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Do you have to be an established manufacturer to make a great smartphone? A number of small brands are starting to make big bets that you don't, and they've been turning out some interesting new devices to prove it, often with unlocked prices that well undercut the competition too. That movement got a big boost this week from OnePlus with the reveal of its first smartphone, the One. We're taking a close look at its specs to see how they compare to the devices it's facing off with.
Impressive specs at any price
The One — not to be confused with HTC's smartphone line of the same name — appears to be a surprisingly capable smartphone for $299. Inside it is one of Qualcomm's new Snapdragon 801 processors along with 3GB of RAM — both top of the line details. It's not an overly large or heavy smartphone for its size either, though that's assuming that you're OK with a big 5.5-inch display in the first place. It has a 1080p resolution too, so if that's what you're interested in, the phone has just about all of the basic specs you might ask for.
Google's Nexus 5 is the only particularly high-profile example of a lower-cost smartphone that can match the One on specs and get near it on price, selling for an impressively low $349. The Nexus 5's specs are basically a half step behind the One's, and seemingly only because it came out half a year earlier. In fact, perhaps the most interesting difference between the two is their software: while the Nexus 5 is of course using stock Android, the One runs CyanogenMod — a lightly modified version of Android with helpful tweaks and plenty of features for power users. It's an Android modification that you might actually like and that plenty of people have even sought out on their own.
That's part of what makes the Oppo N1 a really interesting competitor to the One as well. For starters, the N1 runs CyanogenMod — in fact, it was the first phone to ship with it. But more intriguingly, one of the people behind the effort to bring CyanogenMod to the N1, Oppo's then-VP Pete Lau, is the founder of OnePlus, making the One something of a spiritual successor to it, if not the phone that he's been really working to make.
The N1 has a larger display and a taller body, and it actually falls behind the One just a bit more than the Nexus 5 does on specs, with only a Snapdragon 600 processor on the inside — by no means bad, but not what's been shipping in recent high-end smartphones. There are also two other major sticking points: First, its price. At $599, it's double the cost of the One. And second, it doesn't include LTE, unlike the One.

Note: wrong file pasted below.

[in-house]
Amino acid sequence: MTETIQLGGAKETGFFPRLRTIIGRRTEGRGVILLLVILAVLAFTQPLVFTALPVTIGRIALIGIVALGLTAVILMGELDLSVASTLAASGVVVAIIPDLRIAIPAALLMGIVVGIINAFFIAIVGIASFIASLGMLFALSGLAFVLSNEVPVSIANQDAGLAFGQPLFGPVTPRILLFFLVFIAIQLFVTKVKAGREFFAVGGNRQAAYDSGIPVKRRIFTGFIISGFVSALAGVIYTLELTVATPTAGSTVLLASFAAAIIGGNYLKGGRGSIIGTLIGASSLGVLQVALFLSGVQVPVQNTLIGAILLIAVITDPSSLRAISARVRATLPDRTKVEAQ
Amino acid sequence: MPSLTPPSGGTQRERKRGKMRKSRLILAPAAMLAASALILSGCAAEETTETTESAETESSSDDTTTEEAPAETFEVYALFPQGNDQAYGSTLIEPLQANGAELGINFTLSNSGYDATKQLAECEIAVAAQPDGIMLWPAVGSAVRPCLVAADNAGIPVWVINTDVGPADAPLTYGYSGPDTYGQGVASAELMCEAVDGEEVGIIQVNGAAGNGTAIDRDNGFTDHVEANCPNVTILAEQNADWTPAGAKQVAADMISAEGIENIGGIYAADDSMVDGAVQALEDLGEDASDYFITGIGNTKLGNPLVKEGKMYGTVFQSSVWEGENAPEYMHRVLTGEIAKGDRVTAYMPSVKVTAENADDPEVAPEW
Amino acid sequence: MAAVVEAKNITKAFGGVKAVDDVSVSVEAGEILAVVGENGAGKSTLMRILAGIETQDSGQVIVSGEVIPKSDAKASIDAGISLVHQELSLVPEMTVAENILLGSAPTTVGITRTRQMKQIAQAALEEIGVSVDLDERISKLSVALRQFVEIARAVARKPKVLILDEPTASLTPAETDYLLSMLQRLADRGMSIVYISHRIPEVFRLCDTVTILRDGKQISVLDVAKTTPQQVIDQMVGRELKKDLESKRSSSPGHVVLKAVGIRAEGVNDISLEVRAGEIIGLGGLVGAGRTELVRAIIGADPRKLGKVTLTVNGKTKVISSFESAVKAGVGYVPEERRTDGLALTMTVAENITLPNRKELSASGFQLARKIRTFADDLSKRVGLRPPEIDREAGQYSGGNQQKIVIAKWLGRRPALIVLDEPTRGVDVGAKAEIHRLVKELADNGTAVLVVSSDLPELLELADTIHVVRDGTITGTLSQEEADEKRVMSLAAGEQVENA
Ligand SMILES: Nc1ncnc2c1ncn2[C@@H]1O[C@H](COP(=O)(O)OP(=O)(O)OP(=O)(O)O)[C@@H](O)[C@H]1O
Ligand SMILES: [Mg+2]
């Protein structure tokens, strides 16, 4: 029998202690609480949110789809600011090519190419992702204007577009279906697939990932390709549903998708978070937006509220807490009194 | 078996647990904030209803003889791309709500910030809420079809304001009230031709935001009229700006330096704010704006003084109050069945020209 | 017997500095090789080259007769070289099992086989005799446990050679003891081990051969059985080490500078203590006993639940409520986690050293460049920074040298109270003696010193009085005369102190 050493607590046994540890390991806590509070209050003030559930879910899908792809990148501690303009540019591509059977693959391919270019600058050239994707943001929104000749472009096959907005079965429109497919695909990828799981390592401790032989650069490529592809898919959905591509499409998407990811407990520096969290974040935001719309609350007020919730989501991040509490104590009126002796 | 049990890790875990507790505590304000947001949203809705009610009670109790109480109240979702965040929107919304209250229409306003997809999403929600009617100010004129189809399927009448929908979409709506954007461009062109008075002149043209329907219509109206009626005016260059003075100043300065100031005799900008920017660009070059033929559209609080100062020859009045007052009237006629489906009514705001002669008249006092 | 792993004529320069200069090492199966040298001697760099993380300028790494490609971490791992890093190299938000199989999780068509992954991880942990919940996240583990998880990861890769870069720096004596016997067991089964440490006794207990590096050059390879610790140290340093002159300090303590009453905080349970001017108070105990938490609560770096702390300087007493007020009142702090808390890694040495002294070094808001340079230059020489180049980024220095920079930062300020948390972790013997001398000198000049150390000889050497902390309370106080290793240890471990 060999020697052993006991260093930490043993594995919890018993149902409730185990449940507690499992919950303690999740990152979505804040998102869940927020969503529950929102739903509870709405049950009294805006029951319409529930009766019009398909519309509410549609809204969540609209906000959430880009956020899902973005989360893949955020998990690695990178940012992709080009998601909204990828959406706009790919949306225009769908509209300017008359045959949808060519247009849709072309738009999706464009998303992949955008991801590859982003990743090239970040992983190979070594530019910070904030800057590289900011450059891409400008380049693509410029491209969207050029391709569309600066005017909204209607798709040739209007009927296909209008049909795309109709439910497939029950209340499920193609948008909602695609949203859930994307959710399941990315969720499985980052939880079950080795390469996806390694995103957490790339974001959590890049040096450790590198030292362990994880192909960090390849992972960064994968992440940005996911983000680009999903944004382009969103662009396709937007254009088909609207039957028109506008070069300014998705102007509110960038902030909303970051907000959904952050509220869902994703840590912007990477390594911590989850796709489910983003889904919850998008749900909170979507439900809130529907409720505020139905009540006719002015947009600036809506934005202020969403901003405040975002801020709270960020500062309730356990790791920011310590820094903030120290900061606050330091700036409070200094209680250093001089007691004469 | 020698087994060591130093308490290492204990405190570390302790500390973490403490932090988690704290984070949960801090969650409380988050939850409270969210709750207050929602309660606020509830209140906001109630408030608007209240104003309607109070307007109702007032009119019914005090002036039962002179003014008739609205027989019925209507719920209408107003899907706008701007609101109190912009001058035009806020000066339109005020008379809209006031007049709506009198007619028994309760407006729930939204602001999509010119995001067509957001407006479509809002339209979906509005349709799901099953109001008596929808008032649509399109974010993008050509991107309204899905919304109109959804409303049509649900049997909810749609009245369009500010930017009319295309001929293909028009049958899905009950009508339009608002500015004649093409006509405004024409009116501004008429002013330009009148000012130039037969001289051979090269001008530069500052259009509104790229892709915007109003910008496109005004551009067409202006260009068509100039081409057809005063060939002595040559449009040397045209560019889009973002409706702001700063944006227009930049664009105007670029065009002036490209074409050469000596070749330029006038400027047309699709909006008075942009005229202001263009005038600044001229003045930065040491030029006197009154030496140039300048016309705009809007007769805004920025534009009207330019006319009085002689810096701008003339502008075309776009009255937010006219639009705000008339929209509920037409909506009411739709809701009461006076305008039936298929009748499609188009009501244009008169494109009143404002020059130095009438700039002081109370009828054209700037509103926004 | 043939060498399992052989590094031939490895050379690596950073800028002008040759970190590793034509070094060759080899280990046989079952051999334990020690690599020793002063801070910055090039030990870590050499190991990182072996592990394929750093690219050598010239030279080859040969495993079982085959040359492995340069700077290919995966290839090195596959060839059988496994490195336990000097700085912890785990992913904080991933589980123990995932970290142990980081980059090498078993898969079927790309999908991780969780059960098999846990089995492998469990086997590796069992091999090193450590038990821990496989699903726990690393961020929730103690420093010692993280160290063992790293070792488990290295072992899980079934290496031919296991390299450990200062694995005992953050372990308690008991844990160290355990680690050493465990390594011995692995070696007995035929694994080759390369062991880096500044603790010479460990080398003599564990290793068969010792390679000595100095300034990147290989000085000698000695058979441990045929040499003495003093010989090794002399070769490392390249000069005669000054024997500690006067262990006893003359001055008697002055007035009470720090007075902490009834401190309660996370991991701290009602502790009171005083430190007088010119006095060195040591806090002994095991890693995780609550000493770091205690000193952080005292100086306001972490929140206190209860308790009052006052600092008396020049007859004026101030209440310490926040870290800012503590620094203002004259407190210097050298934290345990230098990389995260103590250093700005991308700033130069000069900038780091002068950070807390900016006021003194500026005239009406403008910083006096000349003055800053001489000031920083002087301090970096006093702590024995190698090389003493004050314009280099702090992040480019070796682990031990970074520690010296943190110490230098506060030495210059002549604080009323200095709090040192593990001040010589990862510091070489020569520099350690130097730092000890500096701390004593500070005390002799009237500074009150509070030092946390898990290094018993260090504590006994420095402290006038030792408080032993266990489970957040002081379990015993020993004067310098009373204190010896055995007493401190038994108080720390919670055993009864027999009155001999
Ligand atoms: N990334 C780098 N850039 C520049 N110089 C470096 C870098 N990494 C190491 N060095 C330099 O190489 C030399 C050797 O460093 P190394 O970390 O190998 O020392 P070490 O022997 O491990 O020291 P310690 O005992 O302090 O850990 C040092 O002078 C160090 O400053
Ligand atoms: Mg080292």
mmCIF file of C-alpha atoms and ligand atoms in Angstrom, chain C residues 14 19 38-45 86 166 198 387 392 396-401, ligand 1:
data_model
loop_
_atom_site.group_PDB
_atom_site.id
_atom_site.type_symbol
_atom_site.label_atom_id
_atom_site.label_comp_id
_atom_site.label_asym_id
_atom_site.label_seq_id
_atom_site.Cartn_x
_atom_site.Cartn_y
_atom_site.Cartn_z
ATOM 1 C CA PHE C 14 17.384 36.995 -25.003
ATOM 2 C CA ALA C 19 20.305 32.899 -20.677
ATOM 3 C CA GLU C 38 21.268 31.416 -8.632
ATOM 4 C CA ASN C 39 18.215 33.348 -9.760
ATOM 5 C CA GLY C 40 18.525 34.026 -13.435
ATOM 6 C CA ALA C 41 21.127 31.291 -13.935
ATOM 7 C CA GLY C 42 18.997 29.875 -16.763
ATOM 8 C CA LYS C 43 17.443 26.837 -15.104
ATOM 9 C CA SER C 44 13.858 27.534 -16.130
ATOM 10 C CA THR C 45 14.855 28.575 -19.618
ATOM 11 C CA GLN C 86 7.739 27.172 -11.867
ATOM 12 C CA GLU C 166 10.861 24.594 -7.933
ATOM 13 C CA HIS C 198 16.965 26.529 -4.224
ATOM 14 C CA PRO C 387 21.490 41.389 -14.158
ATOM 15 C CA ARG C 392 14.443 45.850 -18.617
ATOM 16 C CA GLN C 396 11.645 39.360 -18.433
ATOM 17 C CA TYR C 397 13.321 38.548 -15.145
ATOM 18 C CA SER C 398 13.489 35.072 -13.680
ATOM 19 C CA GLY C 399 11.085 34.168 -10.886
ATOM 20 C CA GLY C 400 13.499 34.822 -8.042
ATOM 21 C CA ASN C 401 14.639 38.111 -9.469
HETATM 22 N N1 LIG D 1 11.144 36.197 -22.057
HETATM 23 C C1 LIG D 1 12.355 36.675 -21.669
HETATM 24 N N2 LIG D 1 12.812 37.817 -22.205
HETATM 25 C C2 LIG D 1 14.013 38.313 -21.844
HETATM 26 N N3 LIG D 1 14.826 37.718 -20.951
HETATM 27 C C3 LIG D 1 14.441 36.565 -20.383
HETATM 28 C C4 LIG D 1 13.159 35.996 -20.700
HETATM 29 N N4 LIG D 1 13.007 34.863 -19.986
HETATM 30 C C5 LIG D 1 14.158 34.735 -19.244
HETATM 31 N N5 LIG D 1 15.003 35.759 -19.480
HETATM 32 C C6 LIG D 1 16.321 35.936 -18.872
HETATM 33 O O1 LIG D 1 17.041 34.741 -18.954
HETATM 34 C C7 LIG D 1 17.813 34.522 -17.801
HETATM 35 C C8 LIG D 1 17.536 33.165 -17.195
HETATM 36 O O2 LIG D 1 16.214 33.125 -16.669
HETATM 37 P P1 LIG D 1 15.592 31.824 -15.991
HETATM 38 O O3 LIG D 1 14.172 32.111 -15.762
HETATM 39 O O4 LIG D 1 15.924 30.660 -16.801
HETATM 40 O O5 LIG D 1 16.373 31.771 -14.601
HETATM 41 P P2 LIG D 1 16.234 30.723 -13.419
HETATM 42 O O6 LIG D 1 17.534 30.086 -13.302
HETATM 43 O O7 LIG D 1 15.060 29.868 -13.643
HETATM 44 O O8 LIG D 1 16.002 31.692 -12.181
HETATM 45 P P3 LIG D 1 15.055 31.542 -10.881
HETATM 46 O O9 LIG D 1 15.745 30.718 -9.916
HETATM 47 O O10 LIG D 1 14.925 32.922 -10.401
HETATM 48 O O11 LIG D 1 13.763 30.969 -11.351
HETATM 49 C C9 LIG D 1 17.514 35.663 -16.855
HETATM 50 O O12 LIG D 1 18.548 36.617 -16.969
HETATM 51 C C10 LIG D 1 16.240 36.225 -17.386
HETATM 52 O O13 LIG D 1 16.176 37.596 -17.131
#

Lack of LTE on unlocked phones is still an issue
That leaves a big difference for Oppo to explain. The N1 has a great build quality and some clever hardware features to help, including one that allows its primary camera to rotate 180 degrees so that it can face either forward or backward. OnePlus is promising some really interesting hardware features on the One too, giving it swappable backplates that will come in wood, kevlar, and denim. Even if those don't feel as good as the N1's rigid plastic body, it'll be hard to warrant spending so much on a phone with notably lesser internals. Of course, the One's body will still have to hold its own if it wants to stand out, and we haven't gotten a chance to see how it feels just yet.
OnePlus wasn't the only small manufacturer to reveal a new phone this week either: Blu Products did too, launching the Studio 6.0 HD for $250. Blu has a wide line of smartphones already — including some that pair up better with the One — but the 6.0 HD can give a good impression of what's available from a small smartphone maker at an even lower price. Blu's newest is distinctly midrange, with its hardware including a quad-core processor from MediaTek, 1GB of RAM, and 4GB of storage. It also doesn't include LTE. That said, it has a 6-inch, 1080p display, supports dual SIMs, and has a stylish body, so there's still something there to like.
More than anything, that goes to show just how impressive a $299 phone with high-end specs and LTE is. Google has shown that low-cost and capable smartphones are possible — the question has always been whether a company that relies primarily on hardware profits could get by with prices as low as Google's. We haven't put our hands on OnePlus' One yet, but it's shaping up to be a very impressive effort out the gate.
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